Badges Of 2022: EMF TiDAL

As we slowly return to a summer of getting together in fields for our festivals of hackery, it’s time to look at another of this year’s crop of badges. The UK’s Electromagnetic Field, or EMF, is normally a two-yearly event, but its return this year comes after a four year absence due to the pandemic. The EMF 2022 badge is a departure from previous outings, gone is the handheld game console form factor and in its place is a svelte USB-C stick with a nod to the first generation of EMF badges in its wave shape.

Physically the badge is formed of two PCBs that plug together with the LiPo battery sandwiched between them, the upper one carrying the display and battery while the lower holds the ESP32-S3 MCU and the various peripherals. These include a QMA7981 accelerometer, a QMC7983 magnetometer, and perhaps most intriguingly, an ATECC108A cryptographic accelerator. This last component gives it the potential to be a 2-factor authentication key, which we think is probably a first for a badge.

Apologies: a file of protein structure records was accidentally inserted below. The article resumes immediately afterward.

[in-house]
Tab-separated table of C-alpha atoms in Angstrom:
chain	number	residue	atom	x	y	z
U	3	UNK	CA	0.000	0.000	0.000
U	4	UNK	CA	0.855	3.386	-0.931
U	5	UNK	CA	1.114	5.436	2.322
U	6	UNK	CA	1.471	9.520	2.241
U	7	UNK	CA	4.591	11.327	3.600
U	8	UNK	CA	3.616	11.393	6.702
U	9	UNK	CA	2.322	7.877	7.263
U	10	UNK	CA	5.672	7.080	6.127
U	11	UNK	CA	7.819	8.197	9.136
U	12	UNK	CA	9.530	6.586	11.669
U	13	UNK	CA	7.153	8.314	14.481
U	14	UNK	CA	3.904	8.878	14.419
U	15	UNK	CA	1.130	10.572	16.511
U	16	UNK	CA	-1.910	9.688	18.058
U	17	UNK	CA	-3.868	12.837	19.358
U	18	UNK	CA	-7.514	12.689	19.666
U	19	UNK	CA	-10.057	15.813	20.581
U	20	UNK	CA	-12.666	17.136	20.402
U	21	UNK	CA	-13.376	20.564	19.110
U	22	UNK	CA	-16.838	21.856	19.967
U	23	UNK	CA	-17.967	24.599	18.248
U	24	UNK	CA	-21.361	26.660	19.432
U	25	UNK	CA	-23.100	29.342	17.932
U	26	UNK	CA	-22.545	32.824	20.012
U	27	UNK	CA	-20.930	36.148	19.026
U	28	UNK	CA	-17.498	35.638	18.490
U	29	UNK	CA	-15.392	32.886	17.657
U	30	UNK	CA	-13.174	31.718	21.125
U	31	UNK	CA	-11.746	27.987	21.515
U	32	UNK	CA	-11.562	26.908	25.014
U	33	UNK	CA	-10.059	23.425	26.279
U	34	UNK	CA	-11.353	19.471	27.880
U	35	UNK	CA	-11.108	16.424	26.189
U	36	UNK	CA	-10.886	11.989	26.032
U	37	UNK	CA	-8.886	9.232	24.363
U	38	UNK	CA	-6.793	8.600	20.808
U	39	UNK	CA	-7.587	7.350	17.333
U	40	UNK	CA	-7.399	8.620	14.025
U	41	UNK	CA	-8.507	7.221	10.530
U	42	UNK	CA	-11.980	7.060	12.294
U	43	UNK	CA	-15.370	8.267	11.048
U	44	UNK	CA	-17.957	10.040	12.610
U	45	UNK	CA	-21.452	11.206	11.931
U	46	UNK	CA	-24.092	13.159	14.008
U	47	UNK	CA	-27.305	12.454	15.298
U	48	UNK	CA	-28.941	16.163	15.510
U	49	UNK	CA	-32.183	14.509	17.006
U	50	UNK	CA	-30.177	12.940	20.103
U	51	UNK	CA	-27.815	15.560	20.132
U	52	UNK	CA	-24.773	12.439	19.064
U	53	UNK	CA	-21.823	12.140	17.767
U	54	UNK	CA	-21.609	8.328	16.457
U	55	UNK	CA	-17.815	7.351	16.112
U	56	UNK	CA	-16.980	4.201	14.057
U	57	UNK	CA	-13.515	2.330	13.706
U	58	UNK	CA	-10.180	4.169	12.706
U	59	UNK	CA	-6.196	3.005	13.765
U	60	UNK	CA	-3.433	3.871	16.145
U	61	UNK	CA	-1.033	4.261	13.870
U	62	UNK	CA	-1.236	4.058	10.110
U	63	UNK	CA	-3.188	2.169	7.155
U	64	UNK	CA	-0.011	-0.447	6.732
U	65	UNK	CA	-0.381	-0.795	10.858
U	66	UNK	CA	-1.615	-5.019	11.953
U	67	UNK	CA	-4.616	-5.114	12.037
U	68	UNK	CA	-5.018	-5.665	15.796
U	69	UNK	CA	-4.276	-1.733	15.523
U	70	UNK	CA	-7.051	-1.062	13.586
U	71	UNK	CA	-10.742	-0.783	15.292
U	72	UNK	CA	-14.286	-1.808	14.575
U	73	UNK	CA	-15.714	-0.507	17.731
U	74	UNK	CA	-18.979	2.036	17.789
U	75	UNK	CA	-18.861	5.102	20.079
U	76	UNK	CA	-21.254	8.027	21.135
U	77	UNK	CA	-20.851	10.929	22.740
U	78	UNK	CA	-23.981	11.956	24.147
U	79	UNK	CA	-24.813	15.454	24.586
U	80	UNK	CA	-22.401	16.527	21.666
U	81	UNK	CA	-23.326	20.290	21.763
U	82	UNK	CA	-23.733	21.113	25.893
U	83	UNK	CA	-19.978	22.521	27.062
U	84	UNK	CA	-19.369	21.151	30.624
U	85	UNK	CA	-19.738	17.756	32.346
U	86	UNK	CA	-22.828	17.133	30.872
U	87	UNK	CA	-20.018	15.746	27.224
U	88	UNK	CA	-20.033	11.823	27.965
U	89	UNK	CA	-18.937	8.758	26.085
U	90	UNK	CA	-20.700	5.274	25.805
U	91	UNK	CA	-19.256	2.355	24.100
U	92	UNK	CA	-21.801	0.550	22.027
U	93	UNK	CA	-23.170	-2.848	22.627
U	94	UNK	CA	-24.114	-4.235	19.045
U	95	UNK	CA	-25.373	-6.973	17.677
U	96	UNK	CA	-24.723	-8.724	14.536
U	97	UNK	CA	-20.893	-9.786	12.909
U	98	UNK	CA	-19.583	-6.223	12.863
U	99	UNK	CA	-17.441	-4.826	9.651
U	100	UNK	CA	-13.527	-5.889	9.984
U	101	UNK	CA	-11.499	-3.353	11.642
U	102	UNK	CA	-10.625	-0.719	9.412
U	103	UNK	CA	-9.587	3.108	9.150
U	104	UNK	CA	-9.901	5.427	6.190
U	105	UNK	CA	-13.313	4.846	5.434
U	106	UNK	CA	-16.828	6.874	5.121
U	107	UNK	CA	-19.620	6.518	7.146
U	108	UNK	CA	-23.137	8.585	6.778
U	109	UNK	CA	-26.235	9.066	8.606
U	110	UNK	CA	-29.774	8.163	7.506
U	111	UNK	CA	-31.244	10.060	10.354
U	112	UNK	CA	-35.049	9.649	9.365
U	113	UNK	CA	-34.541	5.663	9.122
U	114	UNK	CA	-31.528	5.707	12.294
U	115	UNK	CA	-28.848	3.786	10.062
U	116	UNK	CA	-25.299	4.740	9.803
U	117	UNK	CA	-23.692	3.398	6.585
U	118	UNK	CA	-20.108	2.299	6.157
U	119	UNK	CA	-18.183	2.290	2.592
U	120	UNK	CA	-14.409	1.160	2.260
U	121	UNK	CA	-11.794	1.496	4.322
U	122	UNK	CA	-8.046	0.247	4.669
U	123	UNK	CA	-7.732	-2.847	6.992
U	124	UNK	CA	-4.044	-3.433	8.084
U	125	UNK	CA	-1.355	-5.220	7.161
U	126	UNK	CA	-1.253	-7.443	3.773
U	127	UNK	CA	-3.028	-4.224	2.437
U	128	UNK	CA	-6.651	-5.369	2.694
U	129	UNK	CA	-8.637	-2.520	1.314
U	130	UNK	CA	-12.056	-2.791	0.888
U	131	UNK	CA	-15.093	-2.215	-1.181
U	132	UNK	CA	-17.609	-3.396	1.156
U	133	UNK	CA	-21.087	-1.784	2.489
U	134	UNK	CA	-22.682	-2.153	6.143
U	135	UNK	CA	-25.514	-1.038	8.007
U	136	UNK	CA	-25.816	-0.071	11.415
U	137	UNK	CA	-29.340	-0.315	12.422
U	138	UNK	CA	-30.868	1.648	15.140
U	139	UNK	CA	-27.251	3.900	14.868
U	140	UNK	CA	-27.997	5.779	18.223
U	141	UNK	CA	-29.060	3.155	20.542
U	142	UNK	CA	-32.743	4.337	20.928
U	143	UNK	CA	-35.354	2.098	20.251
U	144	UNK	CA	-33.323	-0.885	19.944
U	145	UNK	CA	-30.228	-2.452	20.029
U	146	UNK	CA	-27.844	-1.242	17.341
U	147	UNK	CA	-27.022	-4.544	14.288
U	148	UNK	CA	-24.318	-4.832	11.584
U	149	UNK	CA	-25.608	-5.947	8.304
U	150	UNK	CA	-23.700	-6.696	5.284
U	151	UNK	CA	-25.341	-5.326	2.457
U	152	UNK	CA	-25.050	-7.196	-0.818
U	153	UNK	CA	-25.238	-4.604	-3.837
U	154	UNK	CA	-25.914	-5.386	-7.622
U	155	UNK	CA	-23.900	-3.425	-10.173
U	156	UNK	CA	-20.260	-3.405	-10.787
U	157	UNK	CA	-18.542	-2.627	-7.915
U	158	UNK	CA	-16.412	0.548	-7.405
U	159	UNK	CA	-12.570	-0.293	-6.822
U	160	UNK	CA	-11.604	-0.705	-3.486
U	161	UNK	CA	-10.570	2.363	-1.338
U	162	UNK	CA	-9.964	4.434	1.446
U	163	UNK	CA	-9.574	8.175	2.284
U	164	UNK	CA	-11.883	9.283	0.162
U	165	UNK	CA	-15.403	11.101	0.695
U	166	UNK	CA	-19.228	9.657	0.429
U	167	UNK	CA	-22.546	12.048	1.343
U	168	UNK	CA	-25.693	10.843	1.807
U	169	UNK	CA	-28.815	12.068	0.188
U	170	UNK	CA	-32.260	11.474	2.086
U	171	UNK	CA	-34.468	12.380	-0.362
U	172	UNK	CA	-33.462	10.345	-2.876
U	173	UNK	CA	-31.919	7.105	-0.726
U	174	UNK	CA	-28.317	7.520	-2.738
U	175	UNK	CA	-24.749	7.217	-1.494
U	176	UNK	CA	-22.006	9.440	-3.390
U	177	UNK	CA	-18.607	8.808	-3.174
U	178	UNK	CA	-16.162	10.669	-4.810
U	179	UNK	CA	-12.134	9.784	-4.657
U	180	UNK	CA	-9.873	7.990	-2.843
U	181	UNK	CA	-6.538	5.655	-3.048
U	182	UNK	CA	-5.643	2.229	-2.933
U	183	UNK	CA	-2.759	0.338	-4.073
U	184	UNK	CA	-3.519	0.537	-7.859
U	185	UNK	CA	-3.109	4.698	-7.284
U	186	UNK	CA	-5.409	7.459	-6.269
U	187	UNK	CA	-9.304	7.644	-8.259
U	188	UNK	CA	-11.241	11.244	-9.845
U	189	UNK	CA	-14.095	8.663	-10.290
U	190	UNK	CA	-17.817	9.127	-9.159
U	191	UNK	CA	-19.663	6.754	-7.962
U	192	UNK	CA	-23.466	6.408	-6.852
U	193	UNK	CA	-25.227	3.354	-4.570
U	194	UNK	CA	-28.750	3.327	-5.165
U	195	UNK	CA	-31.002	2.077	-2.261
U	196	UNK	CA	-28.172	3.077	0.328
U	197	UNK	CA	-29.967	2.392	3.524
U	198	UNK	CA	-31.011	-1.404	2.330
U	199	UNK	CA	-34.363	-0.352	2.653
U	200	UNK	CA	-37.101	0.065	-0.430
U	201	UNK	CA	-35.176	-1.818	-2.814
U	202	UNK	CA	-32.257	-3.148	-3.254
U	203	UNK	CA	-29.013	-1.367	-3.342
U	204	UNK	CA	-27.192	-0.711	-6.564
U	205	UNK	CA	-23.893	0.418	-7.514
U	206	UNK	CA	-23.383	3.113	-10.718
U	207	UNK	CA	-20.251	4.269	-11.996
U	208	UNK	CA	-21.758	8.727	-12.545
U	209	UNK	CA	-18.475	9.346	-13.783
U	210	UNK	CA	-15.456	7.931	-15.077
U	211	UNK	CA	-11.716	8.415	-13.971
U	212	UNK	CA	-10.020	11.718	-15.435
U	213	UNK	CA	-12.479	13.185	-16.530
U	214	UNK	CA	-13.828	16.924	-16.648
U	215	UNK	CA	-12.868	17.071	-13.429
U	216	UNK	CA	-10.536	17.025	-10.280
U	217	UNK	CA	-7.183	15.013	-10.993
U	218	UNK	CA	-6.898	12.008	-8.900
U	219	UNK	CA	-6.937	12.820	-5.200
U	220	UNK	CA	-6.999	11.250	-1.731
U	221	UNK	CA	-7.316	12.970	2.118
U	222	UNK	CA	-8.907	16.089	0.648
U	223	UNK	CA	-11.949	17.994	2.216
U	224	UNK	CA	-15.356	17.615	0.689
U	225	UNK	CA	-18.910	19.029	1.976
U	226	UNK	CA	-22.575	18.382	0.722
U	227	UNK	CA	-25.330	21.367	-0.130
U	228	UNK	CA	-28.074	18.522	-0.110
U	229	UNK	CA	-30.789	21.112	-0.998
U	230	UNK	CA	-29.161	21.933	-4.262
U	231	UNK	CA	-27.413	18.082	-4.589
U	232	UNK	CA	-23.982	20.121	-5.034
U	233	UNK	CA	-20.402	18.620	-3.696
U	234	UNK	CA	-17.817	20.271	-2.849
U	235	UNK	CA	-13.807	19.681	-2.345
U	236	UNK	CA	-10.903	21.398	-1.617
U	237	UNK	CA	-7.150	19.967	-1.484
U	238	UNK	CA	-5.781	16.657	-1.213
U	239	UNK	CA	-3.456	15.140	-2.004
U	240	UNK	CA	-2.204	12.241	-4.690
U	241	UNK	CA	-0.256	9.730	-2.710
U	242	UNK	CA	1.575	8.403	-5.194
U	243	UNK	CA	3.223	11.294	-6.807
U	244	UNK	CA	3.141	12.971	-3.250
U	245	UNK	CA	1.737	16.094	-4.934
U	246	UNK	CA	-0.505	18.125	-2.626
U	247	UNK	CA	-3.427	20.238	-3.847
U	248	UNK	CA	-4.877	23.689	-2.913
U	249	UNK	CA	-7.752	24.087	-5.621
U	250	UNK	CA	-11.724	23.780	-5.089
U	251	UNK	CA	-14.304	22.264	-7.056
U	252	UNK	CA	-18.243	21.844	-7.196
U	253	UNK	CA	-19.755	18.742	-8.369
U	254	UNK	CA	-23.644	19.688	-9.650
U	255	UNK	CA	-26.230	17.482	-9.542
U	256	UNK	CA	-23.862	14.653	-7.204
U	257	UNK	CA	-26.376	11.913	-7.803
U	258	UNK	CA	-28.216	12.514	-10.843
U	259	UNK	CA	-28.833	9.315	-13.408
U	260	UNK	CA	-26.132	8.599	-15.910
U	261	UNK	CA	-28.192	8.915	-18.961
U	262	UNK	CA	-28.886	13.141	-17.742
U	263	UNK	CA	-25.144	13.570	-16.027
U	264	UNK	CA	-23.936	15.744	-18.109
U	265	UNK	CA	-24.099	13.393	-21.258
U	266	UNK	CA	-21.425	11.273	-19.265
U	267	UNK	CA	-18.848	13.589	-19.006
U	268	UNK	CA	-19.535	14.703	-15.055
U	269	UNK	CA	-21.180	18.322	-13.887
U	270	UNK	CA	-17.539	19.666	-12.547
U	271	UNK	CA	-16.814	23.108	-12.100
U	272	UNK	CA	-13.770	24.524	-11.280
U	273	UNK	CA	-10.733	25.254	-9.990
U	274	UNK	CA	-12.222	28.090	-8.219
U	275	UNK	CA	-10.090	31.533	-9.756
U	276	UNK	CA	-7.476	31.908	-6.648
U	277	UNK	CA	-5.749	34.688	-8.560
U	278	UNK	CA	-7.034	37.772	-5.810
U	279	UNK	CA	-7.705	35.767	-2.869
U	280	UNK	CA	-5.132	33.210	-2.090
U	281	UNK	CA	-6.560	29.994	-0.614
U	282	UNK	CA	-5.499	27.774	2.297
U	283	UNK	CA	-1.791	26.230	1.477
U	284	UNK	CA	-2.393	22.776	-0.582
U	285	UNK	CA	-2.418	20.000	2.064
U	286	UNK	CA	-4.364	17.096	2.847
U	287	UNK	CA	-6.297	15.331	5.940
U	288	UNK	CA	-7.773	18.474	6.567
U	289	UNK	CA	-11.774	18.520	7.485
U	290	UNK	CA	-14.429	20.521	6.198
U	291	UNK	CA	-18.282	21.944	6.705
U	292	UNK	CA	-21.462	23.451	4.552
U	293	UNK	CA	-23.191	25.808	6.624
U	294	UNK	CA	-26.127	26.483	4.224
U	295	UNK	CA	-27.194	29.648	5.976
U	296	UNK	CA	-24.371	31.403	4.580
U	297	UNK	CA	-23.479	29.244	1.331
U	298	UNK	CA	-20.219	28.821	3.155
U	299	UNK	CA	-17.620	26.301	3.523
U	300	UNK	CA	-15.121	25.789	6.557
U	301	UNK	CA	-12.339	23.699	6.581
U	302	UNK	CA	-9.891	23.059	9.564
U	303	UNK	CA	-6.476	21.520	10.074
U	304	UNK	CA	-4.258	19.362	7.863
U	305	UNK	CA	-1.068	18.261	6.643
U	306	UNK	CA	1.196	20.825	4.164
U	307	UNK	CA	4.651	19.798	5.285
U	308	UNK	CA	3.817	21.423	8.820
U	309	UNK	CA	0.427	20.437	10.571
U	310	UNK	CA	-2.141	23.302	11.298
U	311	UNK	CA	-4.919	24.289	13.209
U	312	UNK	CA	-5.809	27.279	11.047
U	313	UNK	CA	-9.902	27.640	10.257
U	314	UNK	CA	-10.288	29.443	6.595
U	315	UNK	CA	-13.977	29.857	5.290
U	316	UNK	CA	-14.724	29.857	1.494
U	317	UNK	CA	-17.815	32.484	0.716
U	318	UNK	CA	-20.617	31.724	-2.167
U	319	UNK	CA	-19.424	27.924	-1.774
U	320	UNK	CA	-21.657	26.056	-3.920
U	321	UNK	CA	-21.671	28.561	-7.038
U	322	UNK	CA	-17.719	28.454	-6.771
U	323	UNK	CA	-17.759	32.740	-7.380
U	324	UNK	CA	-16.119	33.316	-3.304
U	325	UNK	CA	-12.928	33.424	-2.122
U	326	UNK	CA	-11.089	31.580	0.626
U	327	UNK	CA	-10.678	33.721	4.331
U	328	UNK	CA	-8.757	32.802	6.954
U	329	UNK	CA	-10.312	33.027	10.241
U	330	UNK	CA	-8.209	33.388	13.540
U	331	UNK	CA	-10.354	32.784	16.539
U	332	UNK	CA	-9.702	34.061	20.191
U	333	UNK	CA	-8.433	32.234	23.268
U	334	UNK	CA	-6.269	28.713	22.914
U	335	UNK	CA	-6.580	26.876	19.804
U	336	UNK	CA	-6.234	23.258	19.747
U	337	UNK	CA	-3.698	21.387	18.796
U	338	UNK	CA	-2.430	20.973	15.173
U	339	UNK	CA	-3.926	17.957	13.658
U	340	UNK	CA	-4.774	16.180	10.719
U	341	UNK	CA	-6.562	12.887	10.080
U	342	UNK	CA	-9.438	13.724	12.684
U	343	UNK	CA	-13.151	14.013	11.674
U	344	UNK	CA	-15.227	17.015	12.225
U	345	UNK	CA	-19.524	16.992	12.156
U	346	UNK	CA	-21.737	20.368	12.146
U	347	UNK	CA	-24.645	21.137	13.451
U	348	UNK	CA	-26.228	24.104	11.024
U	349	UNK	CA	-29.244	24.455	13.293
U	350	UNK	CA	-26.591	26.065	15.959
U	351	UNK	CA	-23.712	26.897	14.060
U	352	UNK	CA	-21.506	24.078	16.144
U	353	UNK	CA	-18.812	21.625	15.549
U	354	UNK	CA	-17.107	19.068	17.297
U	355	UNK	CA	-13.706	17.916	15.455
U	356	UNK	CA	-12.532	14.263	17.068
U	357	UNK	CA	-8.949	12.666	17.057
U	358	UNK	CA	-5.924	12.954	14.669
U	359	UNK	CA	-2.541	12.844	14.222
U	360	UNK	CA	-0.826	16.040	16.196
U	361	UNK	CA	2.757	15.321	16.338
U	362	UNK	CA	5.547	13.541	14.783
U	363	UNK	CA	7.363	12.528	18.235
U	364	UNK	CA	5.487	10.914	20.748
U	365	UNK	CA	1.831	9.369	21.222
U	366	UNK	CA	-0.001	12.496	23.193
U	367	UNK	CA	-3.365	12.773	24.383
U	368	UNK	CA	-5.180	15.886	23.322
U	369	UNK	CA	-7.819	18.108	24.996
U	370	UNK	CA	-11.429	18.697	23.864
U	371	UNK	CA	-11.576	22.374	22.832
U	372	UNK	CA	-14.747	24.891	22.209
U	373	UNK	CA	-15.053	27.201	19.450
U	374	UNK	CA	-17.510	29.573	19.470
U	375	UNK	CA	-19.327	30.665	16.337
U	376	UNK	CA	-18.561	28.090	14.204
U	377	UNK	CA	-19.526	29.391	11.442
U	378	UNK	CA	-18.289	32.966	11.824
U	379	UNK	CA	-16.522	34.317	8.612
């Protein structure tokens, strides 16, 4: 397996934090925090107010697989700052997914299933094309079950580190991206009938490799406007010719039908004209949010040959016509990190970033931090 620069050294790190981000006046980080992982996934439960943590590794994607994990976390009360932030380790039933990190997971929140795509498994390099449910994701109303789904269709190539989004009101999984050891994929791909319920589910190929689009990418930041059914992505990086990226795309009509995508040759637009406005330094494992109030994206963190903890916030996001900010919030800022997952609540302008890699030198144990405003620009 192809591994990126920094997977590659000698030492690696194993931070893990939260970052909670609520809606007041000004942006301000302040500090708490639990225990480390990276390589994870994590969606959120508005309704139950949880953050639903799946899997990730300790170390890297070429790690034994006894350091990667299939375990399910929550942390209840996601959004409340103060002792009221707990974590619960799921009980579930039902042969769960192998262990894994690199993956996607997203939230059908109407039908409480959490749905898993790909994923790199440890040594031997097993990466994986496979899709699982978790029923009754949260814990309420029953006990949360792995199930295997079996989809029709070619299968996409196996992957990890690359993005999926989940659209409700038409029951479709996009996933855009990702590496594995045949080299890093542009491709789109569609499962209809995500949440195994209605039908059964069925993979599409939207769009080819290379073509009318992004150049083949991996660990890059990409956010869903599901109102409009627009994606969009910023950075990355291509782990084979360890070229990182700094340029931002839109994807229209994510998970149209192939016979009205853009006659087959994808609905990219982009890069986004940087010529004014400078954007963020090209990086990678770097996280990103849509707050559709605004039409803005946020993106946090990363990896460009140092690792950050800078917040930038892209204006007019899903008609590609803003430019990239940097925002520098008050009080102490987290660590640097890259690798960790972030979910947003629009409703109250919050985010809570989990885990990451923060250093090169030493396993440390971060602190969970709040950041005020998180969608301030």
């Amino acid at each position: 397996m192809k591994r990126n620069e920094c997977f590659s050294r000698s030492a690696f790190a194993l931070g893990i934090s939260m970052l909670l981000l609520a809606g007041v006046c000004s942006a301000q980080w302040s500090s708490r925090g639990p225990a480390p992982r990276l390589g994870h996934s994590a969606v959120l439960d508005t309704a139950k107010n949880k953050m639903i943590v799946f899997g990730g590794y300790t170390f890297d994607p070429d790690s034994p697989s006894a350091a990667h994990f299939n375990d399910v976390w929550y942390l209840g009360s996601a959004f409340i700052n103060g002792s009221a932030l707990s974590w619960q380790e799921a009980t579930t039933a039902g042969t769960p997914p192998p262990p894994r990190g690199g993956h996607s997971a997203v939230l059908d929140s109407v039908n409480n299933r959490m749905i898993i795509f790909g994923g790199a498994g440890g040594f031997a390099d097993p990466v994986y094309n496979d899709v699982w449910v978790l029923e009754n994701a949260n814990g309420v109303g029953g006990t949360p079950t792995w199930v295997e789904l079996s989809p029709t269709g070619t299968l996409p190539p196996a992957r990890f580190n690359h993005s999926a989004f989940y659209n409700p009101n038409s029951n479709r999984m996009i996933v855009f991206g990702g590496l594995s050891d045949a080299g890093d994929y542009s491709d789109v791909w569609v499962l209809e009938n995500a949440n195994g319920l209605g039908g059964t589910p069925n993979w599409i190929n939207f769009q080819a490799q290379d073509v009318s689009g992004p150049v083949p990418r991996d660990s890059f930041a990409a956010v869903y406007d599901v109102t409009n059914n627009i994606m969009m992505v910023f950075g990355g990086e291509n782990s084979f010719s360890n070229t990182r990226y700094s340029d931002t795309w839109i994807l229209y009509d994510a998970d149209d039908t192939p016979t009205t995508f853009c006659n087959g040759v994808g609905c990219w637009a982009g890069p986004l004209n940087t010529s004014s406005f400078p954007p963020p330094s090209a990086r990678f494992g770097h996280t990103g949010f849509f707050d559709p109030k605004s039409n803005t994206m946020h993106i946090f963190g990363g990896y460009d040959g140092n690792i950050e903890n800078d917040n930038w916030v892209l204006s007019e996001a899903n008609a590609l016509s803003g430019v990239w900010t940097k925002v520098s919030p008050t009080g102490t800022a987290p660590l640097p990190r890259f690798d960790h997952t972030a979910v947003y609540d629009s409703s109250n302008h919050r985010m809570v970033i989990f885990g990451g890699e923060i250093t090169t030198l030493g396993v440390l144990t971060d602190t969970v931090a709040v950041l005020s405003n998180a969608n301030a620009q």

In use, the TFT display and joystick interface is usable, but hard to read for a Hackaday scribe whose eyes maybe aren’t as sharp as they used to be. Programming is via MicroPython, using an app format through the same online hatchery system that will be familiar to owners of other European badges. There are already quite a few apps, which we hope will help this badge have some longevity.

This is just the latest of a long line of EMF badges, of which the 2016 version is probably our favourite.

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